Nutrition Spotlight: Omega-3’s and DHA

Image source:

Omega-3 fatty acids are an essential nutrient in the body. They are used by the body in the brain and eyes and are thought to have many disease-preventing benefits. It’s important that everyone consumes enough of them, but it is even more so for pregnant and breastfeeding women and their toddlers as they develop – especially if they are eating a vegetarian diet.

There are three main omega-3 fatty acids:

Alpha-linolenic acid (ALA)
Eicosapentaenoic acid (EPA)
Docosahexaenoic acid (DHA)

All three of these play crucial roles in the body and can only be obtained from food. DHA is considered to be one of the most important fatty acids in the brain development of infants and toddlers. In fact, DHA is the most abundant building blocks of brain and retina tissue and adequate DHA levels have been associated with intelligence and happiness later in life. Because of this, breast milk is extremely high in DHA. But what about after breastfeeding?

The most plentiful sources of DHA are cold water fatty fish, like salmon and tuna. This can leave those wanting to raise their child on a vegetarian diet (or those who have a toddler who just doesn’t like fish!) in a tough place. Fortunately for vegetarian families, there are plenty of ways to ensure your toddler’s brain health if you prefer not to eat fish or use fish oil supplements.

While there are no common vegetarian sources of DHA, it is made in the body in small amounts during the breakdown of ALA, along with EPA. Many oils and seeds are plentiful in ALA – chia seed, flax, hempseed, walnuts, pecans, olive oil, and more. Because of this, most adult vegetarians and vegans have a low but steady level of DHA in their body.

Image source: flickr user

For infants and toddlers with growing brains, they may need a little more. There is no established dietary reference intake for DHA specifically, but the International Society for the Study of Fatty Acids and Lipids suggests a total intake of 15 milligrams of DHA per pound of body weight in children over the age of 1. Many pediatricians recommend a DHA supplement for omnivorous and vegetarian children alike, as well as their pregnant and nursing mothers.

Vegetarians can take comfort in knowing that there are kid-friendly supplement options. Since fish get their DHA from algae, it is only natural that DHA supplements derived from algae have hit the market. Algal oil DHA has been found to be as effective as DHA from fish and is available in liquid and capsule form for kids of all ages.

All in all, for a healthy growing brain, make sure your toddler is getting at least one serving a day of oil or seeds high in omega-3s along with an appropriate algal oil supplement. Vegetarian moms-to-be and breastfeeding moms should also supplement with DHA for baby’s best start!


Omega 3 Banana Avacado “Ice Cream” Recipe (Vegan)


2 ripe frozen bananas
½ avocado
¼ cup pistachios
1 tablespoon sliced almonds
1 tablespoon shredded coconut
1 teaspoon vanilla extract

1. Chop bananas into pieces a day or two ahead of time and place into freezer
2. If pistachios are still in shells, remove them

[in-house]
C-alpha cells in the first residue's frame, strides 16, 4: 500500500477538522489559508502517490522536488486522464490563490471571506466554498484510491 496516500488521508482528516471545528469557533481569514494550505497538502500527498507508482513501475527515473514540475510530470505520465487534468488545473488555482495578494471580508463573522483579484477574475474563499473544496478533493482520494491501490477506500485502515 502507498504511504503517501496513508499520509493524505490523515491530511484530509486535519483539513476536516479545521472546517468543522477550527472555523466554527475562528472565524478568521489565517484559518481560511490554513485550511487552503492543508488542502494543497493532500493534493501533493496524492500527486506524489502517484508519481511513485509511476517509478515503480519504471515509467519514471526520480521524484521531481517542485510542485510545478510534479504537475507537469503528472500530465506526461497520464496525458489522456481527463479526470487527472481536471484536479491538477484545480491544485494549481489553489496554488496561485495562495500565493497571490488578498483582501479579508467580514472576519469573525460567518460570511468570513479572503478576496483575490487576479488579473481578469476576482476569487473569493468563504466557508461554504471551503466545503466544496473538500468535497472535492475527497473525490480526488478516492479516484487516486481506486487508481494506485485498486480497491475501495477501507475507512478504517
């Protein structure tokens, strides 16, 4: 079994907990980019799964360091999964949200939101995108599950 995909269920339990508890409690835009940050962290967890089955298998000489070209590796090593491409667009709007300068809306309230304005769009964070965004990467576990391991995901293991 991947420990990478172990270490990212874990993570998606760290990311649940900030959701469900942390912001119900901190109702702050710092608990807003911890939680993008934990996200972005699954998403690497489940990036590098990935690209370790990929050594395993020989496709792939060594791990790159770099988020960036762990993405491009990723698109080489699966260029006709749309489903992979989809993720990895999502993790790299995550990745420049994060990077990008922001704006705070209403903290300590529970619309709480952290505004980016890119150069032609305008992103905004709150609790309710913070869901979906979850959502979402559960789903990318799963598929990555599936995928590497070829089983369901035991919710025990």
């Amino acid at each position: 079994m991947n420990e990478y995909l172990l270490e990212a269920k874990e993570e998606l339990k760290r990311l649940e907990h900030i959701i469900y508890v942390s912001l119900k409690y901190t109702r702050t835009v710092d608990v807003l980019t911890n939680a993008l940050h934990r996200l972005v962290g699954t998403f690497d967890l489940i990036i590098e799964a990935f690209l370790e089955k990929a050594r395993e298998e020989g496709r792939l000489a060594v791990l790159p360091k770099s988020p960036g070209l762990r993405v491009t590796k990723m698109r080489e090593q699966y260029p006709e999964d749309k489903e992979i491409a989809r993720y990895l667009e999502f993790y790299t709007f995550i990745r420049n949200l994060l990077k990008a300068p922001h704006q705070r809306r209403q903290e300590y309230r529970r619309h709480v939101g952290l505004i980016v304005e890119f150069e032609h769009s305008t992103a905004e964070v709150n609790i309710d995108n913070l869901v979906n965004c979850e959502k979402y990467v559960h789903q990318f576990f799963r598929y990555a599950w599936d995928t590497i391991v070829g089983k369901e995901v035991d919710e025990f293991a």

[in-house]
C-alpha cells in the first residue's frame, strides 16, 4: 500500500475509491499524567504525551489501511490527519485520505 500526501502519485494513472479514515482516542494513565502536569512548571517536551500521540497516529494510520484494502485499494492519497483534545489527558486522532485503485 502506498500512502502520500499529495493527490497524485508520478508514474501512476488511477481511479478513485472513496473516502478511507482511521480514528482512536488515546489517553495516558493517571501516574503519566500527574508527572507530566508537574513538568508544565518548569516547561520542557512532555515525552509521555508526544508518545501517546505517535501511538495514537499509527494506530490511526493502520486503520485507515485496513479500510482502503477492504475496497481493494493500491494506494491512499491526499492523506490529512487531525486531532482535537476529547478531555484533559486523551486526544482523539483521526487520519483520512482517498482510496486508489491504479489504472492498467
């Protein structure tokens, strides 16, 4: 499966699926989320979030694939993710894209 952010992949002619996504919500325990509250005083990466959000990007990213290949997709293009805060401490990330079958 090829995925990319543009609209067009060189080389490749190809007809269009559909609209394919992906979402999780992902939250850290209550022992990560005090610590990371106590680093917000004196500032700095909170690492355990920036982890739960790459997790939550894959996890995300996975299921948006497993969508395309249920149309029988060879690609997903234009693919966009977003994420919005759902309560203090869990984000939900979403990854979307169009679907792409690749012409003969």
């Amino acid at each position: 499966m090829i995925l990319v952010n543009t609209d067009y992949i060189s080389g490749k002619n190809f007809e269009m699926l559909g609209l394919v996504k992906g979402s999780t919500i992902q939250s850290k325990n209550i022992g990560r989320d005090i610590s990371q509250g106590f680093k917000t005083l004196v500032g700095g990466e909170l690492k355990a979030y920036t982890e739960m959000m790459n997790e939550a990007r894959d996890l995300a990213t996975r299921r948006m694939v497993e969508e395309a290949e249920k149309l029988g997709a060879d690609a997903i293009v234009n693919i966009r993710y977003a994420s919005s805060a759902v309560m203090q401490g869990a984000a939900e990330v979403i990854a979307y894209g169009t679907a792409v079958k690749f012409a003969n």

3. Place ingredients into a blender or food processor; blend until thick and creamy
4. Spoon mixture into bowl! If you would like it thicker, place it into the freezer for a couple hours after making
5. Top with well-ground up pistachios or flax seed for an extra boost of omega-3

Tip: This recipe can be modified to create a puree for little ones transitioning to solid foods, using just half a banana and half an avocado!

Written by: Amanda Dunham

Omega-3 fatty acids: considering microalgae as a vegetarian source of EPA and DHA
Harvard Ask-the-Expert
Divine Glowing Health blog

6 Steps To Pregnancy

Written By: Leana Varvella


Baby fever on the brain? Time to start planning for the near future, which means eating the right things for you and your (soon to be) bundle of joy! Unless you are on a strict cheeseburger and french fries with a side of chocolate cake diet, changing your eating habits to prep your body for a baby is quite simple! Here are the top 6 things to do while trying to conceive.

1: Go Organic Studies have shown that eating produce containing pesticides are linked to certain birth defects. Dodge that bullet by buying from your local farmer’s market or by simply looking for the organic section in your supermarket. Tip: Double check and make sure the produce bar code starts with the number 9! Any other number is not certified organic and can contain pesticides.

2: Complete the Trifecta: Folic Acid, Calcium & Iron These three minerals are a crucial part to a pregnant woman’s diet, and taking them earlier is always better. Folate helps prevent neural tube and brain defects, calcium aids in the muscular and circulatory development and iron can lower the risk of preterm birth while helping the fetus’ muscles develop. These three nutrients can be found in produce and dairy, but also in a prenatal vitamin. Too much can be a bad thing though, so be sure to double check with your doctor before buying a prenatal.

3: Ditch the Alcohol and Smoking Not only do these two substances damage your organs and brain, but they also can affect your fertility. A study from the British Medical Journal stated that smoking in women has been shown to decrease conception rates in females by up to 40%, while alcohol use increases risk of miscarriage and lowers the fertility rate in men.

4: Maintain a Healthy Weight Obesity is a growing epidemic in our world, and with it comes many risks and challenges. Achieving and maintaining a healthy weight before you are pregnant is important because remember: your health reflects on your baby. The American Society for Clinical Nutrition stated that pregnant women who are overweight or obese have a higher risk of gestational diabetes and hypertension, as well as birth defects, premature labor and even mortality.

5: Get up and Move! Whether you love to run, practice yoga or strength train – starting these activities before you are pregnant allows your body to adjust to that certain type of movement and stress on the body. That way, when you do conceive, you are all set to go and have nothing to worry about! Many women think that exercising while pregnant can harm the fetus, but that is so far from the truth! If anything, working out only helps by increasing blood flow and nutrients to the baby.

6: Check In with Doc When doing anything that will alter your body drastically, such as having a baby, you should always make an appointment with your doctor to go over your health. Not only will your doctor go over any health issues you may have while becoming pregnant, but also answer any and all questions you may have to ease your anxiety and excitement through this amazing process.